Of course the most important work is done by our sensational staff team, every one of whom understands the role they play in making a better life for carers. We all play an equal part in the Blackpool Carers machine. #notjustajob is a great way of reinforcing our values to prospective employees. Passion, quality, respect: the three values that drive our people and our organisation. A handful of us have been on this journey since the halcyon days of Norman House when we only had to lock one door on the way out at night. No matter who called, whether it was a request for the finance department, the human resource department, the fundraiser, the administrator, the marketing department or IT, one phrase could be heard from Kay : “oh, that will be me then!”. Blackpool Carers was different back then. Plenty of tea and sympathy. But as the statutory cuts came, so the social sector found itself taking on a different level of casework and the tea and sympathy dissolved and evolved into hard hitting safeguarding cases, working with the most complex families and closely alongside the relevant statutory authorities. Our aim now is to keep families together by getting alongside them and working to their strengths, supporting both the carer and the ‘cared for’ to manage their own health and wellbeing. Our help results in families reducing their visits to GPs, hospitals and other services. Our new model of service delivery aims to reduce dependency on services whilst providing essential back up when necessary.
I feel honoured to have worked with hundreds of inspirational people and also to have developed enduring relationships with a variety of businesses, groups, media contacts, corporates, foundations, health and social care professionals and social sector partners. They all provide the funding, resources, time, gifts, training and shared good practice that allow us to carry out our work. There are those who wish to remain anonymous, those who do not, professionals sharing their skills, knitting nanna’s, bakers, gardeners, grant makers, Freemasons, Rotarians, corporate teams, Soroptimists, MPs, community groups, Ladies Sick Poor, schools, individuals, faith groups and many more.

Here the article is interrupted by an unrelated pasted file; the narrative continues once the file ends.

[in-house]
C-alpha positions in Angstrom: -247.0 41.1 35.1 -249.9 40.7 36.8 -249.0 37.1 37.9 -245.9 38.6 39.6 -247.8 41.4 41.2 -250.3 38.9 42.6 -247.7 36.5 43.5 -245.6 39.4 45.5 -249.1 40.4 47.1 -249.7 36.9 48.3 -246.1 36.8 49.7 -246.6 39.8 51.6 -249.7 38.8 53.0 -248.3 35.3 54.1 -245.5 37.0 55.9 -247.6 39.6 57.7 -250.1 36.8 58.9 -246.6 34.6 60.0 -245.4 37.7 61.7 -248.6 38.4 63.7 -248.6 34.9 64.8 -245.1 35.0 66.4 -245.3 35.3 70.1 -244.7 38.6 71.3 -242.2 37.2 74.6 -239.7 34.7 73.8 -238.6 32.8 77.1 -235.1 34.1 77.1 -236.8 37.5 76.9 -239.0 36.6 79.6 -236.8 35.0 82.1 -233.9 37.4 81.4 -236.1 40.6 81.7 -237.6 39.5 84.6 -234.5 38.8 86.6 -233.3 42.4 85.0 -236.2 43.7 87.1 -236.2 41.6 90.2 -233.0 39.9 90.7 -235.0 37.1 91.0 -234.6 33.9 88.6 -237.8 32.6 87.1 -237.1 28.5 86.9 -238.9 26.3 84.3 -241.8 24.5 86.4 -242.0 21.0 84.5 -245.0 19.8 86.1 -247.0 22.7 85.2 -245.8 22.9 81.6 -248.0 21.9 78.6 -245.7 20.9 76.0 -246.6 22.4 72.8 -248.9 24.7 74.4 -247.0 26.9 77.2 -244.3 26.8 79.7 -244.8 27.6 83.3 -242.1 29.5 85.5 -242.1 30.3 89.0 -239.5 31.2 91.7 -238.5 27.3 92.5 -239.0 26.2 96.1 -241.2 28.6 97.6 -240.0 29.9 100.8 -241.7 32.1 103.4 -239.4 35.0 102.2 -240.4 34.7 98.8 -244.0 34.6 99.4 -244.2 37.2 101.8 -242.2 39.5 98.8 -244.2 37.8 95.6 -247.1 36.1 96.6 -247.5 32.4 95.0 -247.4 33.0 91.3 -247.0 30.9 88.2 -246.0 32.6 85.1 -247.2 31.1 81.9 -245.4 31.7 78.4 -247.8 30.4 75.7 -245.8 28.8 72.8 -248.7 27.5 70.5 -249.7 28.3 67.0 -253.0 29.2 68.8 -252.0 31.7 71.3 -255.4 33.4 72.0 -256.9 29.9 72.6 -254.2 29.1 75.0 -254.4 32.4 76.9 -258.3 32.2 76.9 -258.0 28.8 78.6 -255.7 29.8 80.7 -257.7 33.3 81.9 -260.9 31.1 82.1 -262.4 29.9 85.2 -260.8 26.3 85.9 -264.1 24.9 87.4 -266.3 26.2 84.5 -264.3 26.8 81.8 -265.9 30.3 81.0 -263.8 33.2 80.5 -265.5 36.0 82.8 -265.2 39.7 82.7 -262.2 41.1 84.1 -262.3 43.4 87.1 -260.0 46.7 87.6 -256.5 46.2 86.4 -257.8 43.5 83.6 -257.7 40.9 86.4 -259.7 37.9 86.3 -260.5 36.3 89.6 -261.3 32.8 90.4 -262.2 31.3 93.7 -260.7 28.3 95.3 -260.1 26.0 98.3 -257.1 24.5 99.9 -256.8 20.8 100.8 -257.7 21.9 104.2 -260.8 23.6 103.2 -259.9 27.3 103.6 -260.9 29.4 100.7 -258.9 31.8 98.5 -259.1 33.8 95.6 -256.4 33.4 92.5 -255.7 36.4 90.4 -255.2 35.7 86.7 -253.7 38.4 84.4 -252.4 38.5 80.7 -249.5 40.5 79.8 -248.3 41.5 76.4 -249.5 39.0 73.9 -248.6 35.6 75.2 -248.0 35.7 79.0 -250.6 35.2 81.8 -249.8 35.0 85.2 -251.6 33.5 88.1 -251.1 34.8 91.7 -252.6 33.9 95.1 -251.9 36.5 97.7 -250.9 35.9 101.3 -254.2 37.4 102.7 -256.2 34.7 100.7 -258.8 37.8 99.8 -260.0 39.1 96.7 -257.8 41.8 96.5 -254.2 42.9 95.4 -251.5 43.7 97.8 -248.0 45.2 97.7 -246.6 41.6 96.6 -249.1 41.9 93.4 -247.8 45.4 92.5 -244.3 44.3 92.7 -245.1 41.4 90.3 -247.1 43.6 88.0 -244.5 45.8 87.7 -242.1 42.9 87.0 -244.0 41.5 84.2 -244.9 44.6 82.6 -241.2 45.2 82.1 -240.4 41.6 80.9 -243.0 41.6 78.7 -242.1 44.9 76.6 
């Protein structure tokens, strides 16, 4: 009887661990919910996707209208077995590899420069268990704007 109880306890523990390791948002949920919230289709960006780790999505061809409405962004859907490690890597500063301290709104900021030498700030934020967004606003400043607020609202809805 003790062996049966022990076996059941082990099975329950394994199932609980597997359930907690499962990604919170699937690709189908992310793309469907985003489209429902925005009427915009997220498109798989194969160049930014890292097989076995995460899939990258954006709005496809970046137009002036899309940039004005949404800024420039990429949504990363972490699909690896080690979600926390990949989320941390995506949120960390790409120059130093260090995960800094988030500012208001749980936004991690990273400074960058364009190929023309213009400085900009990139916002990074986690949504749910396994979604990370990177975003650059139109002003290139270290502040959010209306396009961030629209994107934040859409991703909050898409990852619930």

Whilst I am taking a step back from the CEO role, I plan to remain involved in a supporting role …even if it is only for one day a week working with our finance team.
My thanks go to every member of the team (past and present) at Blackpool Carers for teaching me so much. I have certainly discovered that the most effective route to success is to surround yourself with people who are smarter than you! Thank you for being generous in your support, particularly over the last 6 months. Please continue to: challenge the status quo and be curious, be committed to making a better life for carers and keep supporting each other through your own personal life changes. I will miss the listening ears, the fun and the laughter. I will really miss spending time with my work family every day and watching as we ‘grown our own’.
I am grateful to our trustees, past and present for placing their faith in me. All of our trustees give hours of their time in acting as Ambassadors, setting the strategy and generally taking on the guardianship of Blackpool Carers. They are all passionate about making a better life for carers.
Finally, my sincere thanks go to Nigel who has been the most reliable, astute and patient deputy I could have wished for. With a clear focus on people, he will take Blackpool Carers Centre and Beaverbrooks House into the next stage of its development. Nigel has been at Blackpool Carers since the early days when he joined as a young carers’ support worker. I know he will continue to develop the work and lead with integrity, authenticity and a grounded passion that will ensure he and the team continue to make a better life for carers for many years to come.